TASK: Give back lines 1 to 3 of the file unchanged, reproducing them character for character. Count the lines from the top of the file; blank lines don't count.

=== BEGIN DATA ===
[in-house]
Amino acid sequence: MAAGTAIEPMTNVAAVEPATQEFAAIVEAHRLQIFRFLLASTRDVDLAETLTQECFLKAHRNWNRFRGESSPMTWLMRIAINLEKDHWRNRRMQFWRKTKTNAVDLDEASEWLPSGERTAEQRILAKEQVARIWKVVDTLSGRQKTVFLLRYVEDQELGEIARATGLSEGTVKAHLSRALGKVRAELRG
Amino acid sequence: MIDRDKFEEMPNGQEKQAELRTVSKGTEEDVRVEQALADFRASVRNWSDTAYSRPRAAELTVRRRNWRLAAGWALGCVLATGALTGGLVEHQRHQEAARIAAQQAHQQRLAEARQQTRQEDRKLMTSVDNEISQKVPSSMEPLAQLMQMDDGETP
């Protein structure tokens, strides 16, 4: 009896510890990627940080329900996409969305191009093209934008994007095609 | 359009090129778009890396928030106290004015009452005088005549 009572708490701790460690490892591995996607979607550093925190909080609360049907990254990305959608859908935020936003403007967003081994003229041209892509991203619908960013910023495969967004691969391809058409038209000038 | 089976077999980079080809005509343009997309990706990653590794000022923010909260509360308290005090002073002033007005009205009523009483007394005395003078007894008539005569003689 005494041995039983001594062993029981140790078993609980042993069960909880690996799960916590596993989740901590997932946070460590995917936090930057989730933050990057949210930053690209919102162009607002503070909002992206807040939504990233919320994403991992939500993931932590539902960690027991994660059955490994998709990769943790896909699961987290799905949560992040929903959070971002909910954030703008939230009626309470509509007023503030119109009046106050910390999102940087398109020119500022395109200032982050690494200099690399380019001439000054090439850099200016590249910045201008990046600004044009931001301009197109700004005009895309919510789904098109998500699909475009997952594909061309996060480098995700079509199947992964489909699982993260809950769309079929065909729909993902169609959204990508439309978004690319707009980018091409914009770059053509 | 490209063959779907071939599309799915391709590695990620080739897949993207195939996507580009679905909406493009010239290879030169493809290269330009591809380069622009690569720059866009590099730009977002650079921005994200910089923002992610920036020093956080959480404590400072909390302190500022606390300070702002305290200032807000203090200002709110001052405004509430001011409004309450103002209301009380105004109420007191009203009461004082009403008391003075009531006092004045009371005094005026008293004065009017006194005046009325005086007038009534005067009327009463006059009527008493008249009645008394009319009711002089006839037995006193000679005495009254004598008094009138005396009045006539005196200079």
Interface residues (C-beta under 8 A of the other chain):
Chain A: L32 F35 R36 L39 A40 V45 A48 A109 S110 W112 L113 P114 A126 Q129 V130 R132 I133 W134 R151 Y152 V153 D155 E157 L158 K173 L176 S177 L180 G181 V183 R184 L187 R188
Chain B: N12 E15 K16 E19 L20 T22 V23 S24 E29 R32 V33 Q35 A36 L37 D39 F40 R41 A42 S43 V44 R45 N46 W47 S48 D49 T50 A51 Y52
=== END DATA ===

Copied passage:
[in-house]
Amino acid sequence: MAAGTAIEPMTNVAAVEPATQEFAAIVEAHRLQIFRFLLASTRDVDLAETLTQECFLKAHRNWNRFRGESSPMTWLMRIAINLEKDHWRNRRMQFWRKTKTNAVDLDEASEWLPSGERTAEQRILAKEQVARIWKVVDTLSGRQKTVFLLRYVEDQELGEIARATGLSEGTVKAHLSRALGKVRAELRG
Amino acid sequence: MIDRDKFEEMPNGQEKQAELRTVSKGTEEDVRVEQALADFRASVRNWSDTAYSRPRAAELTVRRRNWRLAAGWALGCVLATGALTGGLVEHQRHQEAARIAAQQAHQQRLAEARQQTRQEDRKLMTSVDNEISQKVPSSMEPLAQLMQMDDGETP